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Actually, there is no universal definition for what Scandinavia is, and it has historically been used to describe all of the following combinations:
SE NO DN
SE NO FI
SE NO DN IS
SE NO DN FI
SE NO DN FI IS
(Official country codes used)
Only very recently has there been an educational shift within Scandinavian and Nordic countries to portray Scandinavia as Sweden, Norway, and Denmark exclusively, and Nordic countries as the above alongside Finland and Iceland. With different terms being adopted to describe the former Swedish Empire nations, such as ‘Fennoscandia’. But the use still varies among scholars and the public, depending on the topic and era discussed, and when the person using the term was educated. As such it is very similar to historic usage of the term ‘Australia’ in description of certain interpretations of what you would now be urged to call Oceania as a continent. With most of the world using the term as it has been historically, often along with even new publications of Encyclopedias, but with a very strong insistence on one particular use being utterly and undeniably wrong based on what a particular group has been thought in a newly revised primary education. Truth is that ‘Australia’ is still the appropriate and most widely used term for certain discussions of continents, and ‘Scandinavia’ is the most term to describe Sweden, Norway, Denmark, and Finland in terms of certain aspects of their shared history. Yes, I could have said Fennoscandia, but then I would have had to explain what Fennoscandia meant when everyone understood ‘Scandinavia’ just fine.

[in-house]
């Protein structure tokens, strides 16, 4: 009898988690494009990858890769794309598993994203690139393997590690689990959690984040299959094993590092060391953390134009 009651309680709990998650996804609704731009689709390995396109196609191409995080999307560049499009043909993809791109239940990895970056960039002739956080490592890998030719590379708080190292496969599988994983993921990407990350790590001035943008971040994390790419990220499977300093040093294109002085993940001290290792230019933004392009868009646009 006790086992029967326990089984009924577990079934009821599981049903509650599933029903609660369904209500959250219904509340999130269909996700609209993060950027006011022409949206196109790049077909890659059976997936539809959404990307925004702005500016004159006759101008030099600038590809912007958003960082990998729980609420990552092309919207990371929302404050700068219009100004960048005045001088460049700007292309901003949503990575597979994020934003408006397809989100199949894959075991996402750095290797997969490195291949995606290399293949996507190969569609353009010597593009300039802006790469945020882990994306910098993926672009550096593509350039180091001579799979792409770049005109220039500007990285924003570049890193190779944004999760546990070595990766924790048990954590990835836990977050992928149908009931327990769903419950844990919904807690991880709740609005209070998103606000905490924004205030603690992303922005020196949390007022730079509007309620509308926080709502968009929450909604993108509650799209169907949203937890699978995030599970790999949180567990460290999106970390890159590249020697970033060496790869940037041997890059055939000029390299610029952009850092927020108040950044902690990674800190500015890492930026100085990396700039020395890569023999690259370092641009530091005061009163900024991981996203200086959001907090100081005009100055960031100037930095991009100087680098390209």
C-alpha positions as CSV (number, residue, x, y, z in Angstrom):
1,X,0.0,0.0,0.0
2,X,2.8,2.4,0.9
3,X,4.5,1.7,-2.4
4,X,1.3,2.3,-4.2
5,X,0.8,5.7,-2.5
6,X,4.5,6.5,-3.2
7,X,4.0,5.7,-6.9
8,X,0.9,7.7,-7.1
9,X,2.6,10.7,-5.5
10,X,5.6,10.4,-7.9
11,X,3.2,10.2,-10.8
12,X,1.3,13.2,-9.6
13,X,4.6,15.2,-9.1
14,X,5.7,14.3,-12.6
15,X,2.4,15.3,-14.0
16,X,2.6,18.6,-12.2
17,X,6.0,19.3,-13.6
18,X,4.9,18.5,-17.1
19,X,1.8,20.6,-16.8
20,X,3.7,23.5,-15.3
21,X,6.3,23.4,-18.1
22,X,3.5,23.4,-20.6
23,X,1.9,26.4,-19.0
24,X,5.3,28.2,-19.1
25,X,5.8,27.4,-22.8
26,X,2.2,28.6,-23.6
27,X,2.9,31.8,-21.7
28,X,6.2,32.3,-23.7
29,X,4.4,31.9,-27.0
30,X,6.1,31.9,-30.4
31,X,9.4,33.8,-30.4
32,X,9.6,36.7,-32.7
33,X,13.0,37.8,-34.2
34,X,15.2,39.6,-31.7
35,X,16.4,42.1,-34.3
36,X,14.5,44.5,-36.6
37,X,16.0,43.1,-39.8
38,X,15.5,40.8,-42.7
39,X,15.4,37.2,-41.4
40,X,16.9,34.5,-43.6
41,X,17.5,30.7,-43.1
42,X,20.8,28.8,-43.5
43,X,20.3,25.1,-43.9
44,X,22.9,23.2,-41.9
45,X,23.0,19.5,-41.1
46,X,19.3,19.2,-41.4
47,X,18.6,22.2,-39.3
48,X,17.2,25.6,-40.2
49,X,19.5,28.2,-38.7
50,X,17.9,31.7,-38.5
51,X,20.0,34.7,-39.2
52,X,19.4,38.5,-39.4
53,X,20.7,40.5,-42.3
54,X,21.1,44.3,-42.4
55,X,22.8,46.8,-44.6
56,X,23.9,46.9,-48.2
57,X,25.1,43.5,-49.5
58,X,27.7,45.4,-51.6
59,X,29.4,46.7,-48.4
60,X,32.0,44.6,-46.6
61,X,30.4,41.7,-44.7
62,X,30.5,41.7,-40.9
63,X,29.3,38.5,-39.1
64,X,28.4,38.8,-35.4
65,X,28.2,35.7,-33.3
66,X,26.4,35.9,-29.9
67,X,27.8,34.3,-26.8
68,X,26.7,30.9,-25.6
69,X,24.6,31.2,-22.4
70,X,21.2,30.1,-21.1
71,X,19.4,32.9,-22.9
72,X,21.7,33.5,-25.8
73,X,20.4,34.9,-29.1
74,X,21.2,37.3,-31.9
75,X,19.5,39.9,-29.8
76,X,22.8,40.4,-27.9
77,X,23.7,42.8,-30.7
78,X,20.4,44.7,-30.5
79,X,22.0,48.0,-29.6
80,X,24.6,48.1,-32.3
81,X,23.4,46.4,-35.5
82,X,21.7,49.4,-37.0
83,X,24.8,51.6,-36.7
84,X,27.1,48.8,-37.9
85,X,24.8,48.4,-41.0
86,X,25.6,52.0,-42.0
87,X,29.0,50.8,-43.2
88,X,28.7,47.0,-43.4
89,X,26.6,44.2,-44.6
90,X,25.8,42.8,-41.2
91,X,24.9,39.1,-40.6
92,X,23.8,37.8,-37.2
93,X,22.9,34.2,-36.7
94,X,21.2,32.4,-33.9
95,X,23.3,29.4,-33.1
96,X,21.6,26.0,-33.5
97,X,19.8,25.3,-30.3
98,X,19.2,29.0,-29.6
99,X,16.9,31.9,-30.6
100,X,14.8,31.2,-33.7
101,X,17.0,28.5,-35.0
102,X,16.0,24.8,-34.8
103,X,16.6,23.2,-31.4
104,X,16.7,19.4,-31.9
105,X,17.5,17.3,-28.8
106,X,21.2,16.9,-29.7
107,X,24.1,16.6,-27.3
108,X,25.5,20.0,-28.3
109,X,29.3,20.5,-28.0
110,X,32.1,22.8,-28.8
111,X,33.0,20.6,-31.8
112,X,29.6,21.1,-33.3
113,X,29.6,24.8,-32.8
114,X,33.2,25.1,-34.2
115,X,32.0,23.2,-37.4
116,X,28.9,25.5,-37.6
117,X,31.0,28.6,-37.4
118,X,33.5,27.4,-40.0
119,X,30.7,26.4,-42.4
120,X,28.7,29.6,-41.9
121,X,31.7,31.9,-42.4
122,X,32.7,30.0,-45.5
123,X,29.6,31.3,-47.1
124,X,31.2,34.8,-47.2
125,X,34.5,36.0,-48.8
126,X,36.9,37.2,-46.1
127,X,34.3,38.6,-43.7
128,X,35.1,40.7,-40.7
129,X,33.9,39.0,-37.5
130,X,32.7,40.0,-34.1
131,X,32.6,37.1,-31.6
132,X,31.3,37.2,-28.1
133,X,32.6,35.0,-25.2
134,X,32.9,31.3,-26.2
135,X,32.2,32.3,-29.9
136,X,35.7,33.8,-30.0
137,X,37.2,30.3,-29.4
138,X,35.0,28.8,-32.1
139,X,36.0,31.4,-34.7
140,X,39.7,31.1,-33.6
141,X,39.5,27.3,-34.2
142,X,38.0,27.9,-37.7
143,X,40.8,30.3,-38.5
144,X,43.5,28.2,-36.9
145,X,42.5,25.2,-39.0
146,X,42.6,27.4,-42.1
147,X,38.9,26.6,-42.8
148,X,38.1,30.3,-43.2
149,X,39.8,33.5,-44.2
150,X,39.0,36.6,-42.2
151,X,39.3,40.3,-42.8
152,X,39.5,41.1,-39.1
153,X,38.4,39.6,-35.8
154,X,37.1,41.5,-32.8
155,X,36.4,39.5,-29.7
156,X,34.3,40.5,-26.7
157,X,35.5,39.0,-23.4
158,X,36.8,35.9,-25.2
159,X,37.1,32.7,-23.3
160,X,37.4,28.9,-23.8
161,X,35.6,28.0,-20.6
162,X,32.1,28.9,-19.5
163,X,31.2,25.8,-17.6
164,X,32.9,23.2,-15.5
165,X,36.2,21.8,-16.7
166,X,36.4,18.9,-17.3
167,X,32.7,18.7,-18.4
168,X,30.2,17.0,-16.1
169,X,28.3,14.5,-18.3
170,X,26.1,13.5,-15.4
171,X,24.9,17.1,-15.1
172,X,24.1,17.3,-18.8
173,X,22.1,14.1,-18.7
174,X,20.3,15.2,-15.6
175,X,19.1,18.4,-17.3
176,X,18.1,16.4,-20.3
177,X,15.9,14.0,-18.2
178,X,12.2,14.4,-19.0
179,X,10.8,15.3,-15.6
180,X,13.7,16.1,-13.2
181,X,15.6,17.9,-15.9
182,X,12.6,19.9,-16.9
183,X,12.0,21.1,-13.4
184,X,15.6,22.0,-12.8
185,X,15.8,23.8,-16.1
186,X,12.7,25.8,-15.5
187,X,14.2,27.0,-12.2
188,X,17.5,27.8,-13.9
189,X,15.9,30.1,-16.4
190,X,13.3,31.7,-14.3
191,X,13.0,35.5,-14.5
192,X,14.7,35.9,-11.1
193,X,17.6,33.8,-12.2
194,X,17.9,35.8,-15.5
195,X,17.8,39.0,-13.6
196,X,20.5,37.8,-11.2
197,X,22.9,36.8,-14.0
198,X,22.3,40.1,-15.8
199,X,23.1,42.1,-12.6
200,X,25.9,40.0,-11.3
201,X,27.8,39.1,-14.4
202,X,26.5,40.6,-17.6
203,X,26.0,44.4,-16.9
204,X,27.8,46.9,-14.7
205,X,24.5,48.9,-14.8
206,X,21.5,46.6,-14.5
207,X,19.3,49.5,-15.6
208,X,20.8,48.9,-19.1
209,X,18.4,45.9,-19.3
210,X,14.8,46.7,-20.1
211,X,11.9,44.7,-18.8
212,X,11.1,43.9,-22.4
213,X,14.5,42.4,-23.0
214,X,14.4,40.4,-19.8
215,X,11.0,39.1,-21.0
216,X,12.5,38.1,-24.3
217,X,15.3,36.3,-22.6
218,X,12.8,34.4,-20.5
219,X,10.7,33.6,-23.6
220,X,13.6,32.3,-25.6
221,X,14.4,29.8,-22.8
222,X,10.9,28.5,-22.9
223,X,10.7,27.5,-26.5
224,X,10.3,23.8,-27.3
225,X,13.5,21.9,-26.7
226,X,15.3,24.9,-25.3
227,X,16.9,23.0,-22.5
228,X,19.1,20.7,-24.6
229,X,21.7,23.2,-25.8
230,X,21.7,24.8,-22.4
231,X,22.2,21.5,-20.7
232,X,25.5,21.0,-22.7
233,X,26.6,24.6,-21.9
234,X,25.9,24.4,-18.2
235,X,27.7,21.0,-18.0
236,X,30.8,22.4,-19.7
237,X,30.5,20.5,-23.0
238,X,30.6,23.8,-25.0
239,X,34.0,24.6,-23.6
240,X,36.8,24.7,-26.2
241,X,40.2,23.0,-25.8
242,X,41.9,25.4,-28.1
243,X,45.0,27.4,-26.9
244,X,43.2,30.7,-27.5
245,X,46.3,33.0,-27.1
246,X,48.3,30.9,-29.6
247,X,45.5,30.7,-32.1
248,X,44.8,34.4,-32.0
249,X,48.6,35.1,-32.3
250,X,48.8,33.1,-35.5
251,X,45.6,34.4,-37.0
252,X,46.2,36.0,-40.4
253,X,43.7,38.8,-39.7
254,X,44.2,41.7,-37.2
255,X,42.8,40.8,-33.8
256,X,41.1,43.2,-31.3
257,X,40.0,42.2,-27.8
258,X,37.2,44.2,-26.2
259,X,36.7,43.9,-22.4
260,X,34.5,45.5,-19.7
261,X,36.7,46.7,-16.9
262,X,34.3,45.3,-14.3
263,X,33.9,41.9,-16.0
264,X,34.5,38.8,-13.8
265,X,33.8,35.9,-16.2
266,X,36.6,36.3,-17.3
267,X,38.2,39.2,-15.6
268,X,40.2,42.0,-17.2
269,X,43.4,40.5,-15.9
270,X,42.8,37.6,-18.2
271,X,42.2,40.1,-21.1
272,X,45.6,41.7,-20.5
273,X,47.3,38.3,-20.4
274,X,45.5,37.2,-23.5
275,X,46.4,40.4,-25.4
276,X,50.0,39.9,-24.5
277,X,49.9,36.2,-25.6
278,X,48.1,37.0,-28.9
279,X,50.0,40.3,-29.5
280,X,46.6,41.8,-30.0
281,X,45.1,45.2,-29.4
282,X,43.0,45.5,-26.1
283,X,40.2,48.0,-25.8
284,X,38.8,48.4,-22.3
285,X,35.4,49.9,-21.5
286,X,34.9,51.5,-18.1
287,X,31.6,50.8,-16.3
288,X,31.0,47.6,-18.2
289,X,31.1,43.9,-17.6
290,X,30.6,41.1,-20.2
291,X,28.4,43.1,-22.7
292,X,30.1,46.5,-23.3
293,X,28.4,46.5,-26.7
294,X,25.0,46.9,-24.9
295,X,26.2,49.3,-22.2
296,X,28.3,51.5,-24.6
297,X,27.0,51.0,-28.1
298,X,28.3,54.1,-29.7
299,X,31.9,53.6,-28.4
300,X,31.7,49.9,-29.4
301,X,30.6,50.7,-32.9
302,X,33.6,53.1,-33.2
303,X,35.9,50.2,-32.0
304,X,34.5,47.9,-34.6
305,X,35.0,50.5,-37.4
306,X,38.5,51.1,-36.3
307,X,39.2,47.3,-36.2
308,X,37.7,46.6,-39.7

[The more you know!](https://www.youtube.com/watch?v=v3rhQc666Sg)
**Ninja Edit:** There are also inclusions of Åland, which is often considered part of Sweden or Finland depending on where you’re from, and the Faroe islands. Honestly, it all just gets more complicated the more you want to go into depth about it.